The GB Gambling Commission opened a review of the business in March 2020 under section 116 of the Gambling Act 2005, which sets out that the Commission can review any licensee if it meets certain criteria.
The operator’s licence was suspended while the review was carried out due to a number of unspecified compliance failings.
At the time, the regulator pointed to Section 116(2)(a) of the Act, which permits a review if the regulator “has reason to suspect that activities may have been carried on in purported reliance on the licence but not in accordance with a condition of the licence”.
According to a statement from Richard Williams, a solicitor at Joelson who represented Stakers, the operator “took an early decision that it would prefer to cease operating in Great Britain rather than pay a financial penalty.”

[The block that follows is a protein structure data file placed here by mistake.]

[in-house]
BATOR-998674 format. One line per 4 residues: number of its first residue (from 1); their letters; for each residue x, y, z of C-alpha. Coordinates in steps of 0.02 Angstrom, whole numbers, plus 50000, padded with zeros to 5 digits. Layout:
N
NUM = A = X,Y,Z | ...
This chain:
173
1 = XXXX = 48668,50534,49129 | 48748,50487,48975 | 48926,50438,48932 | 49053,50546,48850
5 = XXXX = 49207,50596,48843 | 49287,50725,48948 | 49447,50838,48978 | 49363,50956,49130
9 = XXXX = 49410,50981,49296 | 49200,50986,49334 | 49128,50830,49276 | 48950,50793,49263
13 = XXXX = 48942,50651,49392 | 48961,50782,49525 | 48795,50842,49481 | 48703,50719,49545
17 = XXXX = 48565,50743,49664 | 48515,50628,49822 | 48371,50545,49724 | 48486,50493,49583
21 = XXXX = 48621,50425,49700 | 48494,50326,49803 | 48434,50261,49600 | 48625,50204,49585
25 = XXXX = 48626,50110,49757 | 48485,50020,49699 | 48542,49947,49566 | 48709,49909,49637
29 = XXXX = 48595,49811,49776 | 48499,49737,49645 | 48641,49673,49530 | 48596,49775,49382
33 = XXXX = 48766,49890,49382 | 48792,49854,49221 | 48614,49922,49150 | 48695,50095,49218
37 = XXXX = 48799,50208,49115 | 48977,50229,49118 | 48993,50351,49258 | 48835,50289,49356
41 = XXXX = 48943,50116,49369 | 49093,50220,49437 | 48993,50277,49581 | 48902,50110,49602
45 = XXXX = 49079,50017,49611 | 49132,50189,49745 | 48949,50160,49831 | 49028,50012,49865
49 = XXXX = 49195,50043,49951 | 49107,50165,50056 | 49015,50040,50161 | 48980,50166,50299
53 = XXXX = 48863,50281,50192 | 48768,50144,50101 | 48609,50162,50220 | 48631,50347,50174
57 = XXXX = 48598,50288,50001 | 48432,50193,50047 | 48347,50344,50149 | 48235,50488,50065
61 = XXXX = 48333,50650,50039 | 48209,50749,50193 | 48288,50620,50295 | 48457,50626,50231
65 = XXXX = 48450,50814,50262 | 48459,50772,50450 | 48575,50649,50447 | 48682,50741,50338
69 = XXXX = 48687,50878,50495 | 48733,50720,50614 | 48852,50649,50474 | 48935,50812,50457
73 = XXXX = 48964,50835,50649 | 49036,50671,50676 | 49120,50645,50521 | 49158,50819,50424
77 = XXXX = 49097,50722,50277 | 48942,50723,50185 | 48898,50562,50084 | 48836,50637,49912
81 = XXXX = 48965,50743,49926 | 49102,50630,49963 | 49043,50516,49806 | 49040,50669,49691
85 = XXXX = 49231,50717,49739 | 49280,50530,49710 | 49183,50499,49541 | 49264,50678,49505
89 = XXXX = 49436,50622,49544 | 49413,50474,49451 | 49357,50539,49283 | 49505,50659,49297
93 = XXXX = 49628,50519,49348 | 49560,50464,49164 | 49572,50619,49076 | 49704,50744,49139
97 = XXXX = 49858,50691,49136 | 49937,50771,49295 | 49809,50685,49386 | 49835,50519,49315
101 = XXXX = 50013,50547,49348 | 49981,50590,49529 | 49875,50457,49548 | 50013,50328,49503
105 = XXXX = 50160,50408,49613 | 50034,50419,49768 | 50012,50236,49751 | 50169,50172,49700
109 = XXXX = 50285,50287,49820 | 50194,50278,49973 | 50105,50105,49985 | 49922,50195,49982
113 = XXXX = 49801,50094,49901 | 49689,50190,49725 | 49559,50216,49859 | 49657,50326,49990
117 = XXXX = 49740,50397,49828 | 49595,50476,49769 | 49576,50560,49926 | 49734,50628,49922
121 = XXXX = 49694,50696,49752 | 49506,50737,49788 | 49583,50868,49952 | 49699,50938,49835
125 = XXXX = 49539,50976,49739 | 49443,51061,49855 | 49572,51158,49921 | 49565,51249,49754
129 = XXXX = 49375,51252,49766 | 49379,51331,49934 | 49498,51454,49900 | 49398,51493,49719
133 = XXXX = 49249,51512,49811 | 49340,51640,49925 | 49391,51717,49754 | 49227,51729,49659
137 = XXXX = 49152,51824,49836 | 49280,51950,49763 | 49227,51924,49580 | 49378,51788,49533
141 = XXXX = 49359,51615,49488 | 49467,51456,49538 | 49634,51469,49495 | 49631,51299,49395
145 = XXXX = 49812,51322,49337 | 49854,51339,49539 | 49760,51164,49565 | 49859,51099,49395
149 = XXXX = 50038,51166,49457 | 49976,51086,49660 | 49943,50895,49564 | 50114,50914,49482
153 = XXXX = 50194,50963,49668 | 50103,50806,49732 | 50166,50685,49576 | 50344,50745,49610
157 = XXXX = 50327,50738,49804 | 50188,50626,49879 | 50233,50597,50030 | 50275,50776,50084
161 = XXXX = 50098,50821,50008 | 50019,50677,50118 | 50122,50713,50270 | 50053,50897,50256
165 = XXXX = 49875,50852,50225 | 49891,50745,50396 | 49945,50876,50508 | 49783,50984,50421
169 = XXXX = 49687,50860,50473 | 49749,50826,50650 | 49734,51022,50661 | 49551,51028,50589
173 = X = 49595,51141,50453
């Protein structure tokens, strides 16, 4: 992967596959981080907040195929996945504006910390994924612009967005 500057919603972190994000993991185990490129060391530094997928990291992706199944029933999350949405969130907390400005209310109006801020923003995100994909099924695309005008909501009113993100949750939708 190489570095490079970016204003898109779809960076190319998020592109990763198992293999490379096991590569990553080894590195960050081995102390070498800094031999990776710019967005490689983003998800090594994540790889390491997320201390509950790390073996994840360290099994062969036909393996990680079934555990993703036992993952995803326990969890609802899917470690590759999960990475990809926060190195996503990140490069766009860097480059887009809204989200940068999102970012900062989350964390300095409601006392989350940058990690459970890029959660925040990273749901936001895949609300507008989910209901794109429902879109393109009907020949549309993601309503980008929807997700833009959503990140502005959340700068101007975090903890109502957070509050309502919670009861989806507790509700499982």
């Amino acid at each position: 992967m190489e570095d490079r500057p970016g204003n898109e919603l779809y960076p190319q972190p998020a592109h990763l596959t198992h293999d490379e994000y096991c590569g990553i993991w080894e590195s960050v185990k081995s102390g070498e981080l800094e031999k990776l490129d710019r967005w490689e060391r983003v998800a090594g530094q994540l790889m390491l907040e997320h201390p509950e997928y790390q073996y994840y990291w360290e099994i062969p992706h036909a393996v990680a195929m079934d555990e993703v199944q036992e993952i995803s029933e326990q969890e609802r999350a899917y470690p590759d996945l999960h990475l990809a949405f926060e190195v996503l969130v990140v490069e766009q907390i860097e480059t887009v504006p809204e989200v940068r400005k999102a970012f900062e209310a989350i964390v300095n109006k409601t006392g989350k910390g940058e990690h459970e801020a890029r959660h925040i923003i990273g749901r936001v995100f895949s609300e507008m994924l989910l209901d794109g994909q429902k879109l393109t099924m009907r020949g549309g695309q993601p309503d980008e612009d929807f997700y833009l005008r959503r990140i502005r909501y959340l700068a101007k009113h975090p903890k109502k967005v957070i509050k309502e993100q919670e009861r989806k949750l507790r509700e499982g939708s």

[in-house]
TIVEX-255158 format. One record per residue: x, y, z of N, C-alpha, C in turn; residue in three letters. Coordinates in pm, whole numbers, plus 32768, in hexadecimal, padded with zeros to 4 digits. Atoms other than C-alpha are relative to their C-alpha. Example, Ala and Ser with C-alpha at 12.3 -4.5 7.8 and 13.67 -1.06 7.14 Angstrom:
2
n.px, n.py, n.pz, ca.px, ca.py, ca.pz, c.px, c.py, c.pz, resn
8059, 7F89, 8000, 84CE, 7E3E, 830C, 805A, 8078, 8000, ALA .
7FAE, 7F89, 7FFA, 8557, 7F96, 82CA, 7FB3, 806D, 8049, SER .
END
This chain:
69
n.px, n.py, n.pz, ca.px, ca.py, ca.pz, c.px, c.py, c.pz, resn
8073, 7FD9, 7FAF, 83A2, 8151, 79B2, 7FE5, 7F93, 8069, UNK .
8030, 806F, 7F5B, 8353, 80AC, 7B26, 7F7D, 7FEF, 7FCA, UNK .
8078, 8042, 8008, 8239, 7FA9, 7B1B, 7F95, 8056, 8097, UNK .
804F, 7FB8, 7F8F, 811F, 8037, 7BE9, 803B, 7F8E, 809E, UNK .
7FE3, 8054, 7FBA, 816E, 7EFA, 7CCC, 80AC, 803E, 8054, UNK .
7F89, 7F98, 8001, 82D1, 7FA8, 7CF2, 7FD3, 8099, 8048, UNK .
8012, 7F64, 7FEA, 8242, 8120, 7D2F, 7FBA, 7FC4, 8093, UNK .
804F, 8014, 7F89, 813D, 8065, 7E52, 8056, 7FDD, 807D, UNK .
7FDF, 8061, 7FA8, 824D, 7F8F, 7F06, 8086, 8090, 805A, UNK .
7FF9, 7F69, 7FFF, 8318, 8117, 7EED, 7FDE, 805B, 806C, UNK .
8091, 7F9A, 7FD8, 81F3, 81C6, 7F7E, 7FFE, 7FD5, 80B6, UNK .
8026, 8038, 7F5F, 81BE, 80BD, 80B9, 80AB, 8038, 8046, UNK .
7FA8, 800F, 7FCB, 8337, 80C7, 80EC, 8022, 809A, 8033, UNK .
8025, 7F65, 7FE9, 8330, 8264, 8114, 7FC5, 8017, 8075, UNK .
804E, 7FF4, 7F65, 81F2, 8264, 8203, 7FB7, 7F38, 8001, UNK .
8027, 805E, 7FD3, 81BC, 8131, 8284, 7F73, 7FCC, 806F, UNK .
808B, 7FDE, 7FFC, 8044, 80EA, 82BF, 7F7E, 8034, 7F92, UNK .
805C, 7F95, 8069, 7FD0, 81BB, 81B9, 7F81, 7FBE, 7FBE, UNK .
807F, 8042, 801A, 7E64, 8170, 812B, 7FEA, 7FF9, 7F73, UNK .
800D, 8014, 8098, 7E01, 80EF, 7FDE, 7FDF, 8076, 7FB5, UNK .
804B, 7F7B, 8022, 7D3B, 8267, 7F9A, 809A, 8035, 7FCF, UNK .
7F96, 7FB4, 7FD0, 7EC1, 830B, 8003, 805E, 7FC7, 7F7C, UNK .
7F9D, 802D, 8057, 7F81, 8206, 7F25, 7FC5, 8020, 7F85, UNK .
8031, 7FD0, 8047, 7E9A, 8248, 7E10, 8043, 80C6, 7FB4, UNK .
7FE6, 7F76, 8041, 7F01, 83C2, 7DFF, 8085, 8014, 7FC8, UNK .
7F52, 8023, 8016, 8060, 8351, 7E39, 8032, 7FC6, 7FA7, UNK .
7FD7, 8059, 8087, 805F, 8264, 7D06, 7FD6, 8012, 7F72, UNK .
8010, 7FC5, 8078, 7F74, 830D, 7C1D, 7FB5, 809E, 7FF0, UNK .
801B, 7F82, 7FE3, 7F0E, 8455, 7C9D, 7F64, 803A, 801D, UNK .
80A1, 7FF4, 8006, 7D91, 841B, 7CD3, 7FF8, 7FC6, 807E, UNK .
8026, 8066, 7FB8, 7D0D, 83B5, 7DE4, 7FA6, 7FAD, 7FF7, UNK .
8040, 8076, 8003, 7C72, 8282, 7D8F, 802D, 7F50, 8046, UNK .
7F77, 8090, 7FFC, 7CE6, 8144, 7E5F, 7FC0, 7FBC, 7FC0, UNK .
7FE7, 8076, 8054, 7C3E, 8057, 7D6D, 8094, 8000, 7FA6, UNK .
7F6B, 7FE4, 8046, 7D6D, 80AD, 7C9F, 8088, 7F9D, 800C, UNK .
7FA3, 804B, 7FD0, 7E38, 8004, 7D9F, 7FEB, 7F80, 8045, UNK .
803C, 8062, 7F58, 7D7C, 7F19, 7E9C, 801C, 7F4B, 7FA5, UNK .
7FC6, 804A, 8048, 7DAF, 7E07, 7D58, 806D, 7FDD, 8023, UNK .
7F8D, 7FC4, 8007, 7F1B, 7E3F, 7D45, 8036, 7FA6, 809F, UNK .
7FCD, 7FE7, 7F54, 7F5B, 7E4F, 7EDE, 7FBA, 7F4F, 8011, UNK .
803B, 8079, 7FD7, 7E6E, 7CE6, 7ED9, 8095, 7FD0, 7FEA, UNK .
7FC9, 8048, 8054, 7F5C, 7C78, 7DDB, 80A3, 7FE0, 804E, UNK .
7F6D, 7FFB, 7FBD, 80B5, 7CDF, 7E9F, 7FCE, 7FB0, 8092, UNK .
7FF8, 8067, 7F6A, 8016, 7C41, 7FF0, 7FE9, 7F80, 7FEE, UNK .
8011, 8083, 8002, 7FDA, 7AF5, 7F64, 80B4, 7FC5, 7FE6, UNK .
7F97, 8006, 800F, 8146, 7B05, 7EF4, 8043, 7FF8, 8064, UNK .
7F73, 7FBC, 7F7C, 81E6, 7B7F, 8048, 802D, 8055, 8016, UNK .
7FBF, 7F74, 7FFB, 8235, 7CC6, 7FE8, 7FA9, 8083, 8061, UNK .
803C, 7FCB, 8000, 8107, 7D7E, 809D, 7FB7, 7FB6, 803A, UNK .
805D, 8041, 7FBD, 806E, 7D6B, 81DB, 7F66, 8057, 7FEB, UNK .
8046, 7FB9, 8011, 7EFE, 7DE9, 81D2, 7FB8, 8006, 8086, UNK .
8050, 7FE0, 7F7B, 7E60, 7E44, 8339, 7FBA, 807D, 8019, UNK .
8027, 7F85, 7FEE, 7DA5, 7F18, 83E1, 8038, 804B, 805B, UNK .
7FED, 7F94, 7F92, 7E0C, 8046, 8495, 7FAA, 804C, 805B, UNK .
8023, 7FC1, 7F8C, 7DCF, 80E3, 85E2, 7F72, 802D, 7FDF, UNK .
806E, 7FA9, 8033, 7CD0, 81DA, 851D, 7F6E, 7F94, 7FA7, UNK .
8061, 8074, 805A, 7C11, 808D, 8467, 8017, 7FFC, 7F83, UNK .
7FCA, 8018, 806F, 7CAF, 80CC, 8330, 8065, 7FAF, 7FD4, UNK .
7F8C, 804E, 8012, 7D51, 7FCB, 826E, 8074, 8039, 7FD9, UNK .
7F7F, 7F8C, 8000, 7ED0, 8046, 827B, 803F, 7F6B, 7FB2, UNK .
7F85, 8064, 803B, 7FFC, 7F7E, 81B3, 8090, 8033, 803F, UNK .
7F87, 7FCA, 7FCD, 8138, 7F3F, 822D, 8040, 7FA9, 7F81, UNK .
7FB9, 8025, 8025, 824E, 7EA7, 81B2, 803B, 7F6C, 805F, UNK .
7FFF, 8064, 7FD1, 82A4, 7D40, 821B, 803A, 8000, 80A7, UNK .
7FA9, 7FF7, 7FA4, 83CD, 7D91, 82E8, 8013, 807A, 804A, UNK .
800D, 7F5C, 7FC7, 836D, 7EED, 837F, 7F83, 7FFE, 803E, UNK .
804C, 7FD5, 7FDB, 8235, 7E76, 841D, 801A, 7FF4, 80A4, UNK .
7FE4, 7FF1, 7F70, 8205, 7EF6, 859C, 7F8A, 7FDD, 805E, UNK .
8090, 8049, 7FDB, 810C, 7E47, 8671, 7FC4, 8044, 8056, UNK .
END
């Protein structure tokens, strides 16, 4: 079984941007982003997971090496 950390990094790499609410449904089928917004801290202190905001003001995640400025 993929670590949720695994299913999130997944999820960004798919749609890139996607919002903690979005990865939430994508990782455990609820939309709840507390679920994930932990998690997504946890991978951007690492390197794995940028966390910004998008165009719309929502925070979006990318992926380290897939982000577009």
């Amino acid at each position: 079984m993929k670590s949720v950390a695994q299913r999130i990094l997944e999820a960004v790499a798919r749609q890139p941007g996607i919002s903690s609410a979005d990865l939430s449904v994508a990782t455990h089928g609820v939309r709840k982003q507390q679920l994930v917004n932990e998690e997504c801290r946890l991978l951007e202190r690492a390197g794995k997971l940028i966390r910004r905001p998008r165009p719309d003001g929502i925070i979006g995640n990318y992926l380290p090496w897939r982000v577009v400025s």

He said that as the Tribunal refused Stakers’ initial application to stay the suspension of its licence, by the time the appeal was heard the operator’s business in Great Britain was effectively extinguished.
The appeal covered a number of regulatory issues, including whether the operator could be compelled to participate in compliance assessments via Skype, and whether participants should be cautioned under the Police and Criminal Evidence Act (PACE) prior to recorded compliance assessments.
Williams said the Tribunal took 6 months from the final hearing, and 12 months from the initial suspension to issue its decision.
“Operators whose licence has been suspended, even where they do not agree with the Commission about alleged regulatory failings, will understand that appealing a suspension to the First-tier Tribunal may not be a viable option if they want to keep their business open,” Williams concluded.